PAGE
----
Fuzz FaceThis is the Fuzz Face, the legendary fuzz distortion pedal. With this PCB you can build the original or many other variants using either Germanium or Silicon transistors.
Designators and components Step 2 of 4
NEGATIVE OR POSITIVE GROUND
The PCB is designed for the original positive ground version (PNP transistors). A positive ground pedal cannot be connected to the power supply in chain with your other pedals (negative ground). It is necessary to use a 9V battery, an isolated power supply or a voltage inverter.
If you are planning about using germanium transistors, you should build the positive ground version because most of the germanium transistors are PNP (AC128 for example). You can also compare several PNP germanium transistors or even use PNP silicon ones. However, if you are going to use only silicon transistors, you should build the NPN version... which will be more convenient to power up in chain with your other pedals.
To convert to the negative ground version (NPN transistors) is simple: change to NPN transistors, flip the polarity of the electrolytic capacitors (C1, C2 and C4) and connect the +9V where it is marked -9V.
Capacitors for PNP version Capacitors for NPN version
Version 2 (from Jan 2017)
The original Fuzz Face employs germanium transistors (AC128 or NKT275); however it may be a little difficult to get some decent units nowadays. You can buy them already matched on Ebay or online stores. If you have a batch of transistors, you should use a low gain in the first stage (β=70-80) and a high gain in the second stage (β=110-130). Germanium transistors tend to have leakage current and a varying gain value.
For the PNP silicon version you can use 2N3906. For NPN silicon version you can use 2N3904, BC108 or BC109. You can also use sockets and try different transistor combinations. Note that each transistor has different gain characterics.
For the correct position of the transistors you can use the following figures.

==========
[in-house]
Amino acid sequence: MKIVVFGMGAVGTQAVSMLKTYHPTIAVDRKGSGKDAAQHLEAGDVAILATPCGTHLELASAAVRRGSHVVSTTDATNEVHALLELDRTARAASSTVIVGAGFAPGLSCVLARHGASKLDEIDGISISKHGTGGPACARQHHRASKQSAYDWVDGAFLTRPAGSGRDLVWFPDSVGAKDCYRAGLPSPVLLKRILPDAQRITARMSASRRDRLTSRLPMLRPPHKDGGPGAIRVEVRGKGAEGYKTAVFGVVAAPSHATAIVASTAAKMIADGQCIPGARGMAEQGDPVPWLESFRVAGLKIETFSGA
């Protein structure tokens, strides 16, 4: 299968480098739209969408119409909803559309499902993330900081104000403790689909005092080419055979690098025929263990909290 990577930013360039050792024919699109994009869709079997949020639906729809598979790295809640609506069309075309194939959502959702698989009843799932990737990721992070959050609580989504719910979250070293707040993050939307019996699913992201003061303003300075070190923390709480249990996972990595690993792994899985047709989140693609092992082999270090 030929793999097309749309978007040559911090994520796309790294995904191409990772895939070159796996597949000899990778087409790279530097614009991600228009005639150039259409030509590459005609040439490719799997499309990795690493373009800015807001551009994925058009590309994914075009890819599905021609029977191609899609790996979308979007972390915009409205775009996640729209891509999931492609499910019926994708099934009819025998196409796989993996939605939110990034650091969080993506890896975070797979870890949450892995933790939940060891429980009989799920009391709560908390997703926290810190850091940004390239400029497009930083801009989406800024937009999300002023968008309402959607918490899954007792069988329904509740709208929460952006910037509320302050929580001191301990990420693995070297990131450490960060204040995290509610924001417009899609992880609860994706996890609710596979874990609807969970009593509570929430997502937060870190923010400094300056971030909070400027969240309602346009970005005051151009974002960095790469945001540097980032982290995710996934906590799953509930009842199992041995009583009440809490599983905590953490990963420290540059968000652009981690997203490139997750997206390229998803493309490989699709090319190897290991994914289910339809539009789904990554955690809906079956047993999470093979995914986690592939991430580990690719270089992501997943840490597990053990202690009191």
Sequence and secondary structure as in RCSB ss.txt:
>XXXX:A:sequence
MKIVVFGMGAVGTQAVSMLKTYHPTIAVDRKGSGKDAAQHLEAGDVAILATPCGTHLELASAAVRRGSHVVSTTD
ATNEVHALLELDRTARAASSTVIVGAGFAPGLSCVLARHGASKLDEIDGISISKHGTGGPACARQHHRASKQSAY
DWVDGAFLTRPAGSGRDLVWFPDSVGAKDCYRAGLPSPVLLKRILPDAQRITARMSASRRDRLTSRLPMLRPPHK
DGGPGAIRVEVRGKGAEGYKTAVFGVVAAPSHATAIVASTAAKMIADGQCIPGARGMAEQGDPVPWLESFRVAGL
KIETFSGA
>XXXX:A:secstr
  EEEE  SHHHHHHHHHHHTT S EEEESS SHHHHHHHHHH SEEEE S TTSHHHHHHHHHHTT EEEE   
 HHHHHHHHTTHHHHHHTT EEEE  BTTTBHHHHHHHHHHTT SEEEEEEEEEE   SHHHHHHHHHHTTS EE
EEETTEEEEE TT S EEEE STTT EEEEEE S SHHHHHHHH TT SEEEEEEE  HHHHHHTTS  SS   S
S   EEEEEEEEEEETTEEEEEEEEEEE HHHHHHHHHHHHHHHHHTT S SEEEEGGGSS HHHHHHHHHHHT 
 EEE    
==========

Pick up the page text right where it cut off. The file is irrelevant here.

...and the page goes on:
In the following table find some transistors you can use.
It is recomended to use sockets for the transistors. You can easily use individual pin headers (40 PIN DIP SIP IC SOCKETS ADAPTOR SOLDER TYPE) or TO-5 sockets.
BIASING THE CIRCUIT
You can use the trimmer to bias the circuit. By using a voltmeter, you can measure the voltage over the "Bias" pad and adjust to half of the power supply. For example, if you are using a 9V power supply, you should bias it at 4.5V. Note that if you are using germanium transistors the biasing will easily be influenced by ambient conditions such as temperature. Other method is just using your ears, rotate the trimmer until you find the position you most like.
GENERAL DESCRIPTION OF COMPONENTS
The resistors are ¼ Watt metal type. You can either use a multimeter or the color bands to obtain their values. Resistors don’t have polarity; you can assemble them in any direction.
Electrolytic capacitors have the value printed on them. The polarity is also is marked for the negative lead, additionally the longer leg is the positive and shorter the negative. Assemble the electrolytic capacitor according with the positive polarity (+) marked in the PCB, that is, the longer leg of the capacitor is passed through the pad marked with +.
The polyester capacitors have three numbers, read as picofarads (pF), the first two are the 1st and 2nd digits and the third is the multiplier code. This type of capacitors doesn’t have polarity; you can assemble them in any direction.
The ceramic capacitors have three numbers, read as picofarads (pF), the first two are the 1st and 2nd digits and the third is the multiplier code. This type of capacitors doesn’t have polarity; you can assemble them in any direction.
Potentiometers can be mounted directly on the PCB. For a correct orientation, the potentiometer shaft is marked on the PCB.